We’re after the boat parked out by the rusted red Chevy Blazer. They’re off to the side, but still behind a battered, old farmhouse. Randy’s a 12-year repo vet and I’m on my first hunt.
“The first thing is, walk up the driveway and check the VIN number,” Randy informs, cutting the truck’s choppy diesel engine, rolling heavily to the side of the road.
“Remember. When you close your door, it’s quiet. Everything quiet.”
My body tightens alertly as I get out and follow up the gravel drive.
“Stay on the gravel where the car tracks are,” he whispers, “not as much noise.”
We pass the Blazer, and dogs bark — sharp, intense, big-dog barking. An explosion of hot tingling spines across my neck to my cheeks, lifting me high on my toes. Randy casually verifies the vehicle identification number, and we hustle back to the truck to plan.
“I’m gonna pull up to the Blazer, you get out and direct me through the squeeze. Then guide me back to the trailer ball. We drop, lock and go. Got it?”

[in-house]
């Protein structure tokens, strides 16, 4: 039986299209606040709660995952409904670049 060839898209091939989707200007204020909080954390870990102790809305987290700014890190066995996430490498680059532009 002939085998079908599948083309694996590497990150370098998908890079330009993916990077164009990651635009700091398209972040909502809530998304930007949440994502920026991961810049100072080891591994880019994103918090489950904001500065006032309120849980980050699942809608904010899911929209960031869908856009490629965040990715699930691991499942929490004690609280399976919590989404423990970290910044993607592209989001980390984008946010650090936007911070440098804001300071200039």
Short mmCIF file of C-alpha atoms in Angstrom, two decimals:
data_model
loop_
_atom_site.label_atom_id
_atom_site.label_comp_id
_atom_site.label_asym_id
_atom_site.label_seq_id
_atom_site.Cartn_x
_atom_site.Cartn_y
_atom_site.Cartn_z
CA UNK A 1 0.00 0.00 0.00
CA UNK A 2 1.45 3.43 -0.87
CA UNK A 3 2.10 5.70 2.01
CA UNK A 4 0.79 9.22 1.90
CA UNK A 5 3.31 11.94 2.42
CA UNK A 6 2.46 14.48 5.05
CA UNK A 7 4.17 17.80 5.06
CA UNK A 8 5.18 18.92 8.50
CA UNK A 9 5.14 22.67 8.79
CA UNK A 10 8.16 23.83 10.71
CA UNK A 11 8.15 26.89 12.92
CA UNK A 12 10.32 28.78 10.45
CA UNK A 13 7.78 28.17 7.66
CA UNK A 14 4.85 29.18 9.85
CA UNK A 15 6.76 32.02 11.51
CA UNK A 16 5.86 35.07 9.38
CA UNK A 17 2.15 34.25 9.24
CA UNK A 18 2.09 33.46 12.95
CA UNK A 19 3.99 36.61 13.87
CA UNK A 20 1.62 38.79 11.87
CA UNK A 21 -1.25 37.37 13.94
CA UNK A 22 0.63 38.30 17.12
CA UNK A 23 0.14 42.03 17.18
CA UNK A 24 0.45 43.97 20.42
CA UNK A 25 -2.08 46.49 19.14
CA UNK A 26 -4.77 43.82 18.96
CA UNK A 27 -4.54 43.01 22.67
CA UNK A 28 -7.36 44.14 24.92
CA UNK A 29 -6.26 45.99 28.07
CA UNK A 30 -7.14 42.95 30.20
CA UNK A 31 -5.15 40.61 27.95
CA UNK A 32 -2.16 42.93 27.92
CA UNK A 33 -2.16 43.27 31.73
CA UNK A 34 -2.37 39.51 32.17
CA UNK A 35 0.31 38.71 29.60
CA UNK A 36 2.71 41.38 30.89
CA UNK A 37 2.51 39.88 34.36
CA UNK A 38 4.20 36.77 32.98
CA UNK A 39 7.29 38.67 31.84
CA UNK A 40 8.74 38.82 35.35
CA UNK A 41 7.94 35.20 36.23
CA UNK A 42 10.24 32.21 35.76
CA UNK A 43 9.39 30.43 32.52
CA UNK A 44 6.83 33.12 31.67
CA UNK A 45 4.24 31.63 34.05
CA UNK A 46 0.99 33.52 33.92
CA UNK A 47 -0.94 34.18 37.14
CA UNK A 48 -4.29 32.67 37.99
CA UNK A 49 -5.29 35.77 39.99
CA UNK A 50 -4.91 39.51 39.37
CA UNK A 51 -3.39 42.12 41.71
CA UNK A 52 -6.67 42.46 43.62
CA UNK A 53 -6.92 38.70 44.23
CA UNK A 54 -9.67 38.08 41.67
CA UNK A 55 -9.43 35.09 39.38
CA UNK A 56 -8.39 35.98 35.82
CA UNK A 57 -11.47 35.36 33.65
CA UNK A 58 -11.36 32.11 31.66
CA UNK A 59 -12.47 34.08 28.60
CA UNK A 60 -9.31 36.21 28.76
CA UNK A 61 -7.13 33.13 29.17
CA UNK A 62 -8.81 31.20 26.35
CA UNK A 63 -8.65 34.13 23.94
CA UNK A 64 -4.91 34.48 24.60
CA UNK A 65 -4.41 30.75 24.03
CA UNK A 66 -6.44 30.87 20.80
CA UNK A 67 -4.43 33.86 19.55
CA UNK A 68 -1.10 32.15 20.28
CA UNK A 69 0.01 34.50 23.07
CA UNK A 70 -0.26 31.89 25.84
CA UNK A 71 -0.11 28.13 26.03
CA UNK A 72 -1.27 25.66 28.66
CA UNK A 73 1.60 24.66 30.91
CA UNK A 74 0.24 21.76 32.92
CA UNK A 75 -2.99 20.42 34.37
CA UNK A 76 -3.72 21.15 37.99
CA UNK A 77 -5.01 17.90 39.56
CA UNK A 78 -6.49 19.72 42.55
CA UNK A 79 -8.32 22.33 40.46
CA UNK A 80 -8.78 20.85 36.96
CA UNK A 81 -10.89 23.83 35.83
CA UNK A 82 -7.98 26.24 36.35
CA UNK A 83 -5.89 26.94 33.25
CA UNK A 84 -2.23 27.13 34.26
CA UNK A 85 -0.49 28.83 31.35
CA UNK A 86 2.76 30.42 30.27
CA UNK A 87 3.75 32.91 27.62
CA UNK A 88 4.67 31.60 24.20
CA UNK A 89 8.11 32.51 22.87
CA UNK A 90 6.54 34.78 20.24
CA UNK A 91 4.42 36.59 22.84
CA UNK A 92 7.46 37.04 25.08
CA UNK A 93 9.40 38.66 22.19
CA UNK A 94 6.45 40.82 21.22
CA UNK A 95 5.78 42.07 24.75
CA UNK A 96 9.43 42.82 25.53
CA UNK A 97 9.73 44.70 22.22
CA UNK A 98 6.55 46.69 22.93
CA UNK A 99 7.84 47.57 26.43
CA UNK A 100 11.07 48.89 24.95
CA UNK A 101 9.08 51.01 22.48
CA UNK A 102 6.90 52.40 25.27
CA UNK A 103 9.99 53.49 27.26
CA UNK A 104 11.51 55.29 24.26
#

I’m as excited as a cocky sixth-grader with a free pass to be bad. Randy’s making backup plans B and C.
“Which are?” I ask.
“12 years’ experience.”
I direct him past the Blazer and back him to the ball. I feel like everything’s going to work, until the ball doesn’t fit.
Randy’s already out of the truck, sees the problem, reaches into the truck bed, and within a moment has the right piece in place. We’re hooked when the screen door slams and a cussing, grizzled man in his pajamas and sweat socks hustles up the drive with his two charging German shepherds.
“In the truck!” Randy tells me. He walks toward the irate guy while holding out the ownership documents.
Grizzlyman is screaming in Randy’s face. One dog nips Randy in the ankle, then the ass, then leaps at his head. Randy deftly blocks the dog with the clipboard while managing to posture a calm composure.
I open my door to help out, without knowing what I’m going to do. When the guy sees me, it snaps the bubble of his self-righteous anger. He calls off the dogs, starts asking Randy if he’s OK.
That’s just how the dogs play, he says. He thought his wife sent in the payments. Then he looks at the boat, throws up his hands, and tells us, “Just take it!”
Randy walks back, jumps in the truck and silently drags the boat down the drive. About a quarter-mile down the road, he pulls to the side, where we get out to make sure everything’s secure.
“You OK?” I ask.
He pulls off his glove, holds out a shaky hand and smiles, “All in a day’s work.”